Dear January 2014,
Your last sky was streaked and strange. I listened to too many songs, I made myself drunk on them. Though I can usually hold my music, I easily went in over my head. After weeks of leafy gutters and littered lightening, a new leak through a tin roof, the heavy drink of flash floods, the wet rubble and fog of days, I’m here to hang myself out to dry.
The New Year. Like an old pencil sharpened again with the same center exposed or a paperclip bent strange right out of the box. I remember other letters from January chattering on about Janus, Roman god of doors and passages, full of some palpable sense of where and how to begin.
I had another muddled dream last night- but still woke up remembering one part too clearly. I often have dreams where I am intently reading a book and halfway down the page I look up- and then, I wake up. It’s much more startling and unnerving to wake up this way than it sounds. I have always been prone to fantastical dreams- but when you wake up in the middle of some aggrandized or apotheosized battle or from flying over luminescent oceans or glistening jungles- you can take an easy breath. You know you were dreaming and there’s something completely settling about waking up. But when you were just reading something, and you blink and you’re somewhere else entirely, maybe someone else entirely- it can make the hairs on the back of your neck stand up.
A lot has happened since I last sat down to write a proper letter. And I should say- it all mostly seems like a muddled dream now, except for that one part I still remember too clearly.
My mother was born on January 1st and this is my first year without her. I’ve been walking late into the evenings trying to walk off the past few years, like an argument I lost and am still sore about. Yesterday, I brought a giant field grasshopper on my back into my small kitchen. We spent the next few minutes chasing it around the room until we caught it between a glass jar and the electric bill. I walked it outside to the ferns outside and imagined it adjusting a vest and waistcoat as it hopped onto a brown leaf to sail down the lane gutter like the great Mississippi.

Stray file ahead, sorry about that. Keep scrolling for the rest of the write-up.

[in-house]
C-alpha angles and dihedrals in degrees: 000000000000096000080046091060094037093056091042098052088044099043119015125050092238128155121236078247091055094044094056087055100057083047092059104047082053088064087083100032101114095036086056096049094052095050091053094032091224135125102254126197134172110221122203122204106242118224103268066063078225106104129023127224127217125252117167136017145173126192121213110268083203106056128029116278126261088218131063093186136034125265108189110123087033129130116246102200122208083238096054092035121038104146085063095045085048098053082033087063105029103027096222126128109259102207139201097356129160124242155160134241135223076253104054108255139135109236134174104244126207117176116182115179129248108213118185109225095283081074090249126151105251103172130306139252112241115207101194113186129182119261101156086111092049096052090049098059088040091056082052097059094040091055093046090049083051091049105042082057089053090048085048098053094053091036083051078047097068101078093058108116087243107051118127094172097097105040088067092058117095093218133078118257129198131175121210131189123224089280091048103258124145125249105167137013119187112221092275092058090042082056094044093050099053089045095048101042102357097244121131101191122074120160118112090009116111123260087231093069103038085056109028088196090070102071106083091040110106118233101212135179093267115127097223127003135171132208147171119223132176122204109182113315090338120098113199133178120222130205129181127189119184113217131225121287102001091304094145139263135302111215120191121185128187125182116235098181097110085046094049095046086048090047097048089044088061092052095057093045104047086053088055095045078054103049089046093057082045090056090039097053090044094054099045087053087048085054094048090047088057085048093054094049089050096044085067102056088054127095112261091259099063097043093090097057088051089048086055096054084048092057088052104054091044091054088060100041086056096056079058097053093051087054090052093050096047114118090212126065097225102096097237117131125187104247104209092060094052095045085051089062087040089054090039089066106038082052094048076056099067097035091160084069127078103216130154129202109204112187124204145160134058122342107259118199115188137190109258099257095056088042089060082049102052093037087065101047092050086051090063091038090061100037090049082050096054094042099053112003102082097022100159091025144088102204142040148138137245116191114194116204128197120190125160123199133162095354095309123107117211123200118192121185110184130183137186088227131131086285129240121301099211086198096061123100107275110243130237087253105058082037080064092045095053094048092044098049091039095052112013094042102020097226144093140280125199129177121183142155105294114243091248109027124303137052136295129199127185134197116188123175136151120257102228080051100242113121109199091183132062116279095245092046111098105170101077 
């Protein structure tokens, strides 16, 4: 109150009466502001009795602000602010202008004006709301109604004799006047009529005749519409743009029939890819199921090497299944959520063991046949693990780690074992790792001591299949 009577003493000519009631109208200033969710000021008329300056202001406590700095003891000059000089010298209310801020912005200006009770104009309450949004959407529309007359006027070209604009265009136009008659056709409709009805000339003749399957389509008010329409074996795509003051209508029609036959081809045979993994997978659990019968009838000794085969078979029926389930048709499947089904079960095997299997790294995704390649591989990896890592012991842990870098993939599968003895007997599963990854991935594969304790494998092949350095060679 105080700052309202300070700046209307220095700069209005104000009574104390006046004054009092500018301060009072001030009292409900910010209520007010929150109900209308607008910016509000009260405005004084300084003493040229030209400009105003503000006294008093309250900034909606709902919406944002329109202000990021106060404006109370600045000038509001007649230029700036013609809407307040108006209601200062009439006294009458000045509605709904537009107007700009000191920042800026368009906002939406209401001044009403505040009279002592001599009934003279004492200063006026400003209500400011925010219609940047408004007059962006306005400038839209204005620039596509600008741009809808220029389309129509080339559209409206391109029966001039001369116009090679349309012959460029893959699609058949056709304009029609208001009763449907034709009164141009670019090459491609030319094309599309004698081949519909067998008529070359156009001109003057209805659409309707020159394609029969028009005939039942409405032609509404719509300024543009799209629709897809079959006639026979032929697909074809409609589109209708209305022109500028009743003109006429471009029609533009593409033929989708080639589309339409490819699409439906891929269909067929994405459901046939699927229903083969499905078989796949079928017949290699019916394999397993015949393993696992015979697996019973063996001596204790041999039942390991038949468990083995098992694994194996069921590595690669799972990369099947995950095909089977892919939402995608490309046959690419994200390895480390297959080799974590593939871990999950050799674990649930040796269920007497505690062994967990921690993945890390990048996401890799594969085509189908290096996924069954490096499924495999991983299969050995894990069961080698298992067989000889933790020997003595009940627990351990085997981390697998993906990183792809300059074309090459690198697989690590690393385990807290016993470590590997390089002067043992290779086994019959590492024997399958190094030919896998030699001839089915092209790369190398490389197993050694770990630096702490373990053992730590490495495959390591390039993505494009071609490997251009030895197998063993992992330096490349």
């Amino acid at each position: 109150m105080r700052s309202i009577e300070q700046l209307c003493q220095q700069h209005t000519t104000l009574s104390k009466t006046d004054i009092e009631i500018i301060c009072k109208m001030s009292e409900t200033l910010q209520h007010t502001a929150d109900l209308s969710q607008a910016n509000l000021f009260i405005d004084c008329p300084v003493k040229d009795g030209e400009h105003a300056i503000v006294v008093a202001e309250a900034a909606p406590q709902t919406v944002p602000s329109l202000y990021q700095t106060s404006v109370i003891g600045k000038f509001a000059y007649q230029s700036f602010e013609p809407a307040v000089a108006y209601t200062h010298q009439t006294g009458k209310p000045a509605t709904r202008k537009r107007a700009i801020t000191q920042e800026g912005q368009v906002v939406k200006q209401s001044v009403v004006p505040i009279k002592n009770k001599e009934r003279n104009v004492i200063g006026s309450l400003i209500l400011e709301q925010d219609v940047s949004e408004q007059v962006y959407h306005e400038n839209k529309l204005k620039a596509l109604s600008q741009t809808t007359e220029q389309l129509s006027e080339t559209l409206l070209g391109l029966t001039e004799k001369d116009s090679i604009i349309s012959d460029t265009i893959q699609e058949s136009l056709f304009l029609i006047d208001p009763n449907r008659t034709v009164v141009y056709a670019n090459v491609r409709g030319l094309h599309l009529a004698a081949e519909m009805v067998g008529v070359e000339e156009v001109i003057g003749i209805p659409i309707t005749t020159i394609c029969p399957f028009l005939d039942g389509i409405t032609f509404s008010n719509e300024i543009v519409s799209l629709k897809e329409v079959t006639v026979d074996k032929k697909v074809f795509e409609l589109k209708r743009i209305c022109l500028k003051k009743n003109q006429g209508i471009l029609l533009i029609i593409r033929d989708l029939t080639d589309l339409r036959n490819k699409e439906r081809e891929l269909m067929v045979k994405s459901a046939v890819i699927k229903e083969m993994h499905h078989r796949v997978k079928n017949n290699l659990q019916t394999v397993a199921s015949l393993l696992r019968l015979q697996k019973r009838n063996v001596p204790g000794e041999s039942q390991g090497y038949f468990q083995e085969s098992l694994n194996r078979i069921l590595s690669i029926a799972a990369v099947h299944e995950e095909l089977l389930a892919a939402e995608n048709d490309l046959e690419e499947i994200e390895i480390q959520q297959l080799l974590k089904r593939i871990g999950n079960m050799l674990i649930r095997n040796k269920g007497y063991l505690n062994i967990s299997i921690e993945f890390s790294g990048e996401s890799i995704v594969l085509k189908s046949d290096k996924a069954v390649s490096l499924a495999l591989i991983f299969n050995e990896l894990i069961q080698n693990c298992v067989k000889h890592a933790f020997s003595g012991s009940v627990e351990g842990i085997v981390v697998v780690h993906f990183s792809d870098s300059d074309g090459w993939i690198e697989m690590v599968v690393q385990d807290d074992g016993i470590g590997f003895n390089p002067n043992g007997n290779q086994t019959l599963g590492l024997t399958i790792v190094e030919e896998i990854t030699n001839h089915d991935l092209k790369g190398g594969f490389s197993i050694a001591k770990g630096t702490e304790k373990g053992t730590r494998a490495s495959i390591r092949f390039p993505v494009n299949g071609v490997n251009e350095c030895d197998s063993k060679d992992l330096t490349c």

I remember this great old cartoon growing up with a variety of dancing insects in 1920’s suits and dresses. I believe I still have it somewhere on a dated VHS tape in a box or attic barrel. I suppose I was always fascinated by worlds just small enough to escape my notice.
The Hawaiian jungle around me has recently been invaded by singing coqui frogs. Their collective whistle is like a fullscale broadway musical, the ringing of church bells and custom car horns in traffic and construction workers that you have to crane your head around to find. People hate them because they chorus well into dawn- but they didn’t grow up in the Caribbean above the local zoo with a lion pit and parrots. I could always sleep through the traffic sounds of the jungle.
The surf grew eight feet tall on Christmas day and stayed that way for days washing out beaches and taking out ramps and docks. The roads on the island have been ridiculous and managed to swallow a whole truck on the last day of the year. But I have seen a rainbow almost every day of the new year- which means there’s real sun somewhere close. Every afternoon unbuttons these scraps and pockets of strange light. Pockets? Why not. It’s an old faithful jacket of sky. Yes. It still keeps the rain off.
Because of the ongoing floods, I finally drove across the new road over the back of the mountain. It was wide with strange red flowers that reminded me of algae on the sea floor. It did me a world of good, better than any sleep or food or drink or fine conversation- just to take in new sights on an island where you know all the roads.
I am far too weary and distracted as yet- and should not be writing, calling, texting, standing up or walking around. I should not be driving so many places, should not be taking so many photographs, or telling myself that I make any sense. In fact, it might be good to consider that I am going to be full of nonsense the whole year through.
This month we bought a wide red crate for the top of the fridge. I pinned a paper sign to it with the words ‘à la vôtre‘ written in charcoal on the front. We’re keeping wine bottles in it for future holidays and happy occasions. I had this image of drinking and toasting and celebrating- even though I blinked and the big holidays are over for now. I’m not sure, I think people toast after a lot of things are over- after the deal has closed or the house has sold and everything has already happened.
In any case, the bottles are in the right place. I’m going to forget about them for a while. This is completely for the best. It’s probably going to be a while before I’m popping any corks. Plus, I seem to recall that a speech is usually required, and I genuinely couldn’t say where I’d even begin.
floods and frogs,